PSC, current and Node Voltage Analysis

  • #1
First off, I apologize if this belongs under homework help. It’s kind of a grey area I suppose...

Anyway, I just finished my linear circuits midterm. One of the questions on the midterm had a circuit we needed to solve using node analysis. That’s not the question, though. I’ve crudely redrawn the circuit:
Circuit.png

I forgot to draw on the common node, but it’s the bottom one.

Now I thought, due to the passive sign convention, that ib would be equal to -v2, since ib is in the direction of a voltage rise (v=-bR == v2=-ib). The thing is though, ib=-v2 gives really ugly fractional results and ib=v2 gives really nice integer results. Also, the one person I’ve talked to so far said that ib=v2.

I may have gotten one or two of the resistors wrong redrawing it, but I know for a fact that the v2 to ground resistor was 1Ω.

So anyway, what is correct? (and if you could point out where I went wrong, that’d be great too =P)Usually the only things I get wrong are mathematical errors, but when it’s something fundamental like this I like to take a step back and make sure I have my concepts right. Thanks in advance.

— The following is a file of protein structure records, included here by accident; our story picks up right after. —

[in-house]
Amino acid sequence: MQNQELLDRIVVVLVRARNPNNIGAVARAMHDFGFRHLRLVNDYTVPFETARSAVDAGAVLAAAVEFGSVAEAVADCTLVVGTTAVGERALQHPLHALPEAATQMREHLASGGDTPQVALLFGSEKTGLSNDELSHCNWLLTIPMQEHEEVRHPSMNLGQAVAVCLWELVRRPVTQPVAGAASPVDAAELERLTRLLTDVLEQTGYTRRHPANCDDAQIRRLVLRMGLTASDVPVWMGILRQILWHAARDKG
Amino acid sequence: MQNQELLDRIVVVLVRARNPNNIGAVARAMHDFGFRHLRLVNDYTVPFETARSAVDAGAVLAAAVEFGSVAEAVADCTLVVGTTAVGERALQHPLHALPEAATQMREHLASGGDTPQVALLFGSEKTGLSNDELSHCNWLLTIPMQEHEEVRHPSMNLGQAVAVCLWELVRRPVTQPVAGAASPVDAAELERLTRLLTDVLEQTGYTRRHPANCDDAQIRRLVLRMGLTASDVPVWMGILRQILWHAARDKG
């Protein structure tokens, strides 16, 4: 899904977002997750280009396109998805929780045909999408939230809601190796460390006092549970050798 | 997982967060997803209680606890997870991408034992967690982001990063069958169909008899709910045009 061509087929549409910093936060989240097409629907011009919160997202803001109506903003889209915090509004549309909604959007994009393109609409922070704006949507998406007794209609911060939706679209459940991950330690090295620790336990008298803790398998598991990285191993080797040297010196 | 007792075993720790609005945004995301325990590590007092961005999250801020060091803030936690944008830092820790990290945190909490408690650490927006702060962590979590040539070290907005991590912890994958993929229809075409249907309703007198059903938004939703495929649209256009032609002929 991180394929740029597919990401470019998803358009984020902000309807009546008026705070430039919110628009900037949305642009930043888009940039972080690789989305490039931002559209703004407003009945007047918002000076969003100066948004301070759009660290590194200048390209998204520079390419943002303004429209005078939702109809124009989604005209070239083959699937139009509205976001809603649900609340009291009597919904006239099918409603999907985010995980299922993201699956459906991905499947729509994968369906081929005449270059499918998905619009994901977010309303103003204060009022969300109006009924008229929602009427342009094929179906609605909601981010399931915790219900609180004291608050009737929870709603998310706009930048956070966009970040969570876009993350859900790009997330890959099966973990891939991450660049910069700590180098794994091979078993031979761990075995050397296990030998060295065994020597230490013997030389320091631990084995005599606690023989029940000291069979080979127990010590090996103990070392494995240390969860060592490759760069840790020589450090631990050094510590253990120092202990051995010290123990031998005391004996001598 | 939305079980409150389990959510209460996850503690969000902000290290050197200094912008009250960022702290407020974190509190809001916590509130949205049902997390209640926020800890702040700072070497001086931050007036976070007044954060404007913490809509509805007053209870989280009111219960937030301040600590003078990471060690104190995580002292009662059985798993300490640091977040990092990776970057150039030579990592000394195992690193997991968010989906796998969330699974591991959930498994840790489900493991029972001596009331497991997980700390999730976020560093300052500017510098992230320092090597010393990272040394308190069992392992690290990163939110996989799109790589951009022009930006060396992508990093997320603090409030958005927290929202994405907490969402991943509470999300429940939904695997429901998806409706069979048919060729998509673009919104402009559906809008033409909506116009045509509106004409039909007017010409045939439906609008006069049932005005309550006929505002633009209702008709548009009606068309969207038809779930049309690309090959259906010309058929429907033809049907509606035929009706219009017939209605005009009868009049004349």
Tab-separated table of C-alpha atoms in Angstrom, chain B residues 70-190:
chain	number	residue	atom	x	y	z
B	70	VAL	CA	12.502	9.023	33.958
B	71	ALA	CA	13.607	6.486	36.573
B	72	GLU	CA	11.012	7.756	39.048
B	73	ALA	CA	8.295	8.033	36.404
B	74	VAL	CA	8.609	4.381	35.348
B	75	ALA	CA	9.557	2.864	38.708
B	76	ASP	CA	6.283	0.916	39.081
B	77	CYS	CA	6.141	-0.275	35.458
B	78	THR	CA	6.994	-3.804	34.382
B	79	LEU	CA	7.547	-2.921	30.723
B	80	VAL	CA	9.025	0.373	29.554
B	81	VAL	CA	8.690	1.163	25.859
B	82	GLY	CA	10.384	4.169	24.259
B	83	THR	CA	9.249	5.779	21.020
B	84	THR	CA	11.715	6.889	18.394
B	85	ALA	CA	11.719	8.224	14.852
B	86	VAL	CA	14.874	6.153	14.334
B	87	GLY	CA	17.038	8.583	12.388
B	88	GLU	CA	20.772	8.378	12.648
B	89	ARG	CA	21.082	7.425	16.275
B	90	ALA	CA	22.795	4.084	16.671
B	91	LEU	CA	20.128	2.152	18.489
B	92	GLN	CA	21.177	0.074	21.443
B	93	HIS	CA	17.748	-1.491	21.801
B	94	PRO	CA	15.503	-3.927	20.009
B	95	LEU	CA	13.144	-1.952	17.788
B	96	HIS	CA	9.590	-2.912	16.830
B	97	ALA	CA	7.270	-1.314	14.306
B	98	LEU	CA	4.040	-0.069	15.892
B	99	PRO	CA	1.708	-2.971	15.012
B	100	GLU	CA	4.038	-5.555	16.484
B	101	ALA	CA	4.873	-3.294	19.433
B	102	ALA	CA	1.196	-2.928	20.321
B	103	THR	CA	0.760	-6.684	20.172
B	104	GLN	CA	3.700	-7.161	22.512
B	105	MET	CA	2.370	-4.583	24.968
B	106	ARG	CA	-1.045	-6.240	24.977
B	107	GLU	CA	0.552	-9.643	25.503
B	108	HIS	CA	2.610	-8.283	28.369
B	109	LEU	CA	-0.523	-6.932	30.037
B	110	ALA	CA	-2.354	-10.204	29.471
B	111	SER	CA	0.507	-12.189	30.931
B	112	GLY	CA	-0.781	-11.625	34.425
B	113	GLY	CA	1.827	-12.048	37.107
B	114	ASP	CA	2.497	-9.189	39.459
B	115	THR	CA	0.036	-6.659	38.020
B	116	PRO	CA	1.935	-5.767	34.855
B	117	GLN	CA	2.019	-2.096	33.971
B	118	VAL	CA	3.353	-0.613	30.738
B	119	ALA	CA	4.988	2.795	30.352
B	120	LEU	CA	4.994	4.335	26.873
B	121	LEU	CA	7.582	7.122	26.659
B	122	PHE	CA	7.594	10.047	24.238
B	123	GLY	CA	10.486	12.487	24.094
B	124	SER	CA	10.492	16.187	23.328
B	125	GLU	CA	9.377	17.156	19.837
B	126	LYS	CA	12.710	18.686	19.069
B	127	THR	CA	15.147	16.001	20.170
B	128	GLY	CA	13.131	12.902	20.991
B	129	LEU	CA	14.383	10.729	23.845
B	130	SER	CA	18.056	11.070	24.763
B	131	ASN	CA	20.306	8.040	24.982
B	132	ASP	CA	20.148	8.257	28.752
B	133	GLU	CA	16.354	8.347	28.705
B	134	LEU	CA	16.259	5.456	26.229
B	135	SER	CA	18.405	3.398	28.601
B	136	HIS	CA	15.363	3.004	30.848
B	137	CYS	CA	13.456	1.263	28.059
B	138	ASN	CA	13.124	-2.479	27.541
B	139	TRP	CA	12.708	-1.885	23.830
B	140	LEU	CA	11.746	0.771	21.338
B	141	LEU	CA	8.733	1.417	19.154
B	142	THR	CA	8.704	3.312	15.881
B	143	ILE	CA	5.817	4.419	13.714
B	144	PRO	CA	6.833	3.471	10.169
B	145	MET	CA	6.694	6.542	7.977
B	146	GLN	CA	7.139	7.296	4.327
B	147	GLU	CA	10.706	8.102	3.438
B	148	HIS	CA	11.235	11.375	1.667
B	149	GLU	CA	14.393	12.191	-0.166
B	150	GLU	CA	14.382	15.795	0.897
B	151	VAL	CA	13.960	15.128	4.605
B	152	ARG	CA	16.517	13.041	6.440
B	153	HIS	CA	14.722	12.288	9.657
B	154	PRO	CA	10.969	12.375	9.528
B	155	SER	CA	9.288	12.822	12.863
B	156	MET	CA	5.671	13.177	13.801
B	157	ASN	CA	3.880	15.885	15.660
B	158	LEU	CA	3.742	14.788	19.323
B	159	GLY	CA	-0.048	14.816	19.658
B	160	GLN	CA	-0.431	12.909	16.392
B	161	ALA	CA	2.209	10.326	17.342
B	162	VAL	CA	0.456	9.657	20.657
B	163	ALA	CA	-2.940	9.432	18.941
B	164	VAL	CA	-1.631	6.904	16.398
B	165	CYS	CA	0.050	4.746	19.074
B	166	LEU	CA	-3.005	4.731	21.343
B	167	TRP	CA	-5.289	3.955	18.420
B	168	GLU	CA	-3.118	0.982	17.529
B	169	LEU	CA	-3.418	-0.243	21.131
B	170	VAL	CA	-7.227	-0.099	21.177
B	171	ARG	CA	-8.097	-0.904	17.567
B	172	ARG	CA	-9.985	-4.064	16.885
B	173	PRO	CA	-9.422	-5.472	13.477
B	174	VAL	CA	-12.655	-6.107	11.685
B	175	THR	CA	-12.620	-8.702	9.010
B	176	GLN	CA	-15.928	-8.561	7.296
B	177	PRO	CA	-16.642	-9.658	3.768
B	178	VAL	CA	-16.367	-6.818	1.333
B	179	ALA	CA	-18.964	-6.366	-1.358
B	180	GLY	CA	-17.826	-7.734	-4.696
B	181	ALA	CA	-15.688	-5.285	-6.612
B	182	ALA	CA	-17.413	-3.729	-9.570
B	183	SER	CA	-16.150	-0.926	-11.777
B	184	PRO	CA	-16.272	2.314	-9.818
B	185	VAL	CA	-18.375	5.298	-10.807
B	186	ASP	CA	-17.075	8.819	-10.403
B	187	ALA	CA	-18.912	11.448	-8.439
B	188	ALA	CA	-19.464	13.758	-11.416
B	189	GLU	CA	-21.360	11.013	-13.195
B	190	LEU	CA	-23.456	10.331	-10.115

Answers and Replies

  • #2
berkeman
Mentor
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First off, I apologize if this belongs under homework help. It’s kind of a grey area I suppose...

Anyway, I just finished my linear circuits midterm. One of the questions on the midterm had a circuit we needed to solve using node analysis. That’s not the question, though. I’ve crudely redrawn the circuit:
View attachment 21226
I forgot to draw on the common node, but it’s the bottom one.

Now I thought, due to the passive sign convention, that ib would be equal to -v2, since ib is in the direction of a voltage rise (v=-bR == v2=-ib). The thing is though, ib=-v2 gives really ugly fractional results and ib=v2 gives really nice integer results. Also, the one person I’ve talked to so far said that ib=v2.

I may have gotten one or two of the resistors wrong redrawing it, but I know for a fact that the v2 to ground resistor was 1Ω.

So anyway, what is correct? (and if you could point out where I went wrong, that’d be great too =P)Usually the only things I get wrong are mathematical errors, but when it’s something fundamental like this I like to take a step back and make sure I have my concepts right. Thanks in advance.
As drawn, -iB * 1 Ohm = V2.
 
  • #3
Yeah, that’s what I thought. (obviously)

I guess we’ll see what happens when I get my midterm back...
 

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